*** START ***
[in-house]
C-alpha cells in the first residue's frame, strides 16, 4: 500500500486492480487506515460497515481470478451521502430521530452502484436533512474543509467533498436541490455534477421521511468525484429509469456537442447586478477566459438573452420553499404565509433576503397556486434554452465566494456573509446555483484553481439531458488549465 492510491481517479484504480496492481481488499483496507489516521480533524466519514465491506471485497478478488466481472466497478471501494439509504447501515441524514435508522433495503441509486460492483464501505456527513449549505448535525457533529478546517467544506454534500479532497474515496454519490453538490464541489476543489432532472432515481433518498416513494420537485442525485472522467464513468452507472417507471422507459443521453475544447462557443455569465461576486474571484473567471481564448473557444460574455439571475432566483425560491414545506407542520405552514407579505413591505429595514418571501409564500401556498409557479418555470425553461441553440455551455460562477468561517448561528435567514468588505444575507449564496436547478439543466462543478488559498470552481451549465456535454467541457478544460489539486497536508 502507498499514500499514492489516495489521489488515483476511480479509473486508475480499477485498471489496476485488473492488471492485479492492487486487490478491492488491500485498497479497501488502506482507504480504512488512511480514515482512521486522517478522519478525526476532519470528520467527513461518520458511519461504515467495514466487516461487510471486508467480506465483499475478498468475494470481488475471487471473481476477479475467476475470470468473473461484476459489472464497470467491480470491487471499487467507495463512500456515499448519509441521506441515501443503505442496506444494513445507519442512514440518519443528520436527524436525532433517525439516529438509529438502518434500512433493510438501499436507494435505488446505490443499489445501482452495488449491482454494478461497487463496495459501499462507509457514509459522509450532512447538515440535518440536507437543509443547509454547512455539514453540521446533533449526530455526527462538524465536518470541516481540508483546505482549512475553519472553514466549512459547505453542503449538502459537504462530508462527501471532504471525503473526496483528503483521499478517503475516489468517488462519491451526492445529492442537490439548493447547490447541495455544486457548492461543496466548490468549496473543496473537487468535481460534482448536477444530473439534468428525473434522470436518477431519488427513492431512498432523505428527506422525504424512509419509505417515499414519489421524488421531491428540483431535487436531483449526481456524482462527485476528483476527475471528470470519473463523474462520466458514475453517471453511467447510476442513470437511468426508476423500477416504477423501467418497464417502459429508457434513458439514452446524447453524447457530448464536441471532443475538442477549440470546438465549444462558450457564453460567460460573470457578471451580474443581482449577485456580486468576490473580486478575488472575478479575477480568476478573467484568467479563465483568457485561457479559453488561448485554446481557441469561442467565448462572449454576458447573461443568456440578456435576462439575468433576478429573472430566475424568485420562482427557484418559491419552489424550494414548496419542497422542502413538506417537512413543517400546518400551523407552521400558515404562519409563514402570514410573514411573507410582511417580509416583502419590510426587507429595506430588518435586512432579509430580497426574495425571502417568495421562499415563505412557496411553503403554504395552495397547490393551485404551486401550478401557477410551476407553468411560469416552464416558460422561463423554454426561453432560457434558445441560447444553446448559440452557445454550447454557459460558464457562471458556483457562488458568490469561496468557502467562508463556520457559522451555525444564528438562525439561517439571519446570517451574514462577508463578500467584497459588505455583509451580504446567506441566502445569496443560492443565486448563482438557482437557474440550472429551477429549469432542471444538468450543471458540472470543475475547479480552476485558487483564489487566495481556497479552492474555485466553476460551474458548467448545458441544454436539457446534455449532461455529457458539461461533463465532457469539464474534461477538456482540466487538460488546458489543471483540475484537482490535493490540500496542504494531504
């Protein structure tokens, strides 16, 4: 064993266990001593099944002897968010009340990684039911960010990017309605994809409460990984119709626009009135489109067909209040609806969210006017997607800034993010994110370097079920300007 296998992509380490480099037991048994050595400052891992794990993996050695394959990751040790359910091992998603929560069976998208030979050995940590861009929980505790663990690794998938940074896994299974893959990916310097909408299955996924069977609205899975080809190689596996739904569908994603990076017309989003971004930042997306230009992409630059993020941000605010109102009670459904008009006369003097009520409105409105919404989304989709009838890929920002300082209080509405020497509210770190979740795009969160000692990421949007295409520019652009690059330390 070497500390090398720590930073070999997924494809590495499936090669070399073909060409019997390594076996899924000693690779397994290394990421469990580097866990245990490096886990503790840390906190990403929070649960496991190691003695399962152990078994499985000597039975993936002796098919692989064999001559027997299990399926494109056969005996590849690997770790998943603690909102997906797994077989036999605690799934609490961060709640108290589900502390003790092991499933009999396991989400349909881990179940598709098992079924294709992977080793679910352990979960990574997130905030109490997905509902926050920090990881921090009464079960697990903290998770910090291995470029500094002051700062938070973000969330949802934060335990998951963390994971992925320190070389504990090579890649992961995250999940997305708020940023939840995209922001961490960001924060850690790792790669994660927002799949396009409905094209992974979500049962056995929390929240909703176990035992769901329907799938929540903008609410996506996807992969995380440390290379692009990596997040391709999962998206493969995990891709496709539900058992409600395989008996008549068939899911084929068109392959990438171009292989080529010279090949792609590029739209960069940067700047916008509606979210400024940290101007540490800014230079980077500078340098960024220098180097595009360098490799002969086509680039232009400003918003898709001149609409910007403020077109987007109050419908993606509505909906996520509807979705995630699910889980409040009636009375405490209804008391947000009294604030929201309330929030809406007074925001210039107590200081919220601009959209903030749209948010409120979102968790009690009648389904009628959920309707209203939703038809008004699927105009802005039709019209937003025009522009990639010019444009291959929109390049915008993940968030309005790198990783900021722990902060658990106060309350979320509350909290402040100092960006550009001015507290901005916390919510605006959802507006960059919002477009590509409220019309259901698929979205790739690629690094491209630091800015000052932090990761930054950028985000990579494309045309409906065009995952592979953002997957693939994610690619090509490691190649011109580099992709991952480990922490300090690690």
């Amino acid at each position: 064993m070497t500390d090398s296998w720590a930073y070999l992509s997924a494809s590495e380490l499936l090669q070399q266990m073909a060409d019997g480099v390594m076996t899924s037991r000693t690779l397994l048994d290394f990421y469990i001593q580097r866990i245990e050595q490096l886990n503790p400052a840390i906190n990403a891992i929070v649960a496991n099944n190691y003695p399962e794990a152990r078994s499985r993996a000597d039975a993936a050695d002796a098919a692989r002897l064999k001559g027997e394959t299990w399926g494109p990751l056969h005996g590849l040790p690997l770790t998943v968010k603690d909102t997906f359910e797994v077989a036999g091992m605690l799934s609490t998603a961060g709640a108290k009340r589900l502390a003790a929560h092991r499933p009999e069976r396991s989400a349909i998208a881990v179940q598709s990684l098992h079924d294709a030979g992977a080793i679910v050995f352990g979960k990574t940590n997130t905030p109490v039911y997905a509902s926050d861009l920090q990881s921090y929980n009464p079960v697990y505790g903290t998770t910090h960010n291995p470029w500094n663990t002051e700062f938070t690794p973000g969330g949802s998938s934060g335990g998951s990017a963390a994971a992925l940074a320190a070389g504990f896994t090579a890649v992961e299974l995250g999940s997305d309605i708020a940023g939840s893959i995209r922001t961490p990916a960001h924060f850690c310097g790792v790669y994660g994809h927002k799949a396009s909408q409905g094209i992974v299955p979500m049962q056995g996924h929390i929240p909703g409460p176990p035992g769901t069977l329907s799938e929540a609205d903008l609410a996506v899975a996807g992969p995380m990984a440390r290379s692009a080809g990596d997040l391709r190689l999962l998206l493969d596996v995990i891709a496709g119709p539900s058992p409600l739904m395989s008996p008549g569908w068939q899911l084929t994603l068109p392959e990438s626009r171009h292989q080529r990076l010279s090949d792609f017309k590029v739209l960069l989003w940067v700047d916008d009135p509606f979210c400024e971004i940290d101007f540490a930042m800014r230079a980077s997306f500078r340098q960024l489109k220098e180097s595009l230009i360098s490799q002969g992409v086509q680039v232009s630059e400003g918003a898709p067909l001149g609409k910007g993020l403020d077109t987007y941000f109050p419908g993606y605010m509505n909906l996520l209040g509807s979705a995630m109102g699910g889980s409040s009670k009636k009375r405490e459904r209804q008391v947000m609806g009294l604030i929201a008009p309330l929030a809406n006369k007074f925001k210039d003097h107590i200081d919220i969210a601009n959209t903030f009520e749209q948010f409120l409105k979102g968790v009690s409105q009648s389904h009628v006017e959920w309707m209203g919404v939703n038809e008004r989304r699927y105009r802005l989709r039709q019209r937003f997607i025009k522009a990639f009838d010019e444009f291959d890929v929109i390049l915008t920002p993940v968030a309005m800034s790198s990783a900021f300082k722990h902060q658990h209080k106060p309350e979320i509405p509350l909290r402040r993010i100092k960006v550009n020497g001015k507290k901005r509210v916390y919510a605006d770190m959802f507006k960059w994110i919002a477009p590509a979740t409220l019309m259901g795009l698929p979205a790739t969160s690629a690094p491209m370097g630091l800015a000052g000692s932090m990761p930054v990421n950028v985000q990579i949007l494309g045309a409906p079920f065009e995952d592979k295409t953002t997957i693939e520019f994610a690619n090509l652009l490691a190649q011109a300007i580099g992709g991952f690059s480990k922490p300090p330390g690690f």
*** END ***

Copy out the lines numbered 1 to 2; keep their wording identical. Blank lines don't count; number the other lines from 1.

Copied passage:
[in-house]
C-alpha cells in the first residue's frame, strides 16, 4: 500500500486492480487506515460497515481470478451521502430521530452502484436533512474543509467533498436541490455534477421521511468525484429509469456537442447586478477566459438573452420553499404565509433576503397556486434554452465566494456573509446555483484553481439531458488549465 492510491481517479484504480496492481481488499483496507489516521480533524466519514465491506471485497478478488466481472466497478471501494439509504447501515441524514435508522433495503441509486460492483464501505456527513449549505448535525457533529478546517467544506454534500479532497474515496454519490453538490464541489476543489432532472432515481433518498416513494420537485442525485472522467464513468452507472417507471422507459443521453475544447462557443455569465461576486474571484473567471481564448473557444460574455439571475432566483425560491414545506407542520405552514407579505413591505429595514418571501409564500401556498409557479418555470425553461441553440455551455460562477468561517448561528435567514468588505444575507449564496436547478439543466462543478488559498470552481451549465456535454467541457478544460489539486497536508 502507498499514500499514492489516495489521489488515483476511480479509473486508475480499477485498471489496476485488473492488471492485479492492487486487490478491492488491500485498497479497501488502506482507504480504512488512511480514515482512521486522517478522519478525526476532519470528520467527513461518520458511519461504515467495514466487516461487510471486508467480506465483499475478498468475494470481488475471487471473481476477479475467476475470470468473473461484476459489472464497470467491480470491487471499487467507495463512500456515499448519509441521506441515501443503505442496506444494513445507519442512514440518519443528520436527524436525532433517525439516529438509529438502518434500512433493510438501499436507494435505488446505490443499489445501482452495488449491482454494478461497487463496495459501499462507509457514509459522509450532512447538515440535518440536507437543509443547509454547512455539514453540521446533533449526530455526527462538524465536518470541516481540508483546505482549512475553519472553514466549512459547505453542503449538502459537504462530508462527501471532504471525503473526496483528503483521499478517503475516489468517488462519491451526492445529492442537490439548493447547490447541495455544486457548492461543496466548490468549496473543496473537487468535481460534482448536477444530473439534468428525473434522470436518477431519488427513492431512498432523505428527506422525504424512509419509505417515499414519489421524488421531491428540483431535487436531483449526481456524482462527485476528483476527475471528470470519473463523474462520466458514475453517471453511467447510476442513470437511468426508476423500477416504477423501467418497464417502459429508457434513458439514452446524447453524447457530448464536441471532443475538442477549440470546438465549444462558450457564453460567460460573470457578471451580474443581482449577485456580486468576490473580486478575488472575478479575477480568476478573467484568467479563465483568457485561457479559453488561448485554446481557441469561442467565448462572449454576458447573461443568456440578456435576462439575468433576478429573472430566475424568485420562482427557484418559491419552489424550494414548496419542497422542502413538506417537512413543517400546518400551523407552521400558515404562519409563514402570514410573514411573507410582511417580509416583502419590510426587507429595506430588518435586512432579509430580497426574495425571502417568495421562499415563505412557496411553503403554504395552495397547490393551485404551486401550478401557477410551476407553468411560469416552464416558460422561463423554454426561453432560457434558445441560447444553446448559440452557445454550447454557459460558464457562471458556483457562488458568490469561496468557502467562508463556520457559522451555525444564528438562525439561517439571519446570517451574514462577508463578500467584497459588505455583509451580504446567506441566502445569496443560492443565486448563482438557482437557474440550472429551477429549469432542471444538468450543471458540472470543475475547479480552476485558487483564489487566495481556497479552492474555485466553476460551474458548467448545458441544454436539457446534455449532461455529457458539461461533463465532457469539464474534461477538456482540466487538460488546458489543471483540475484537482490535493490540500496542504494531504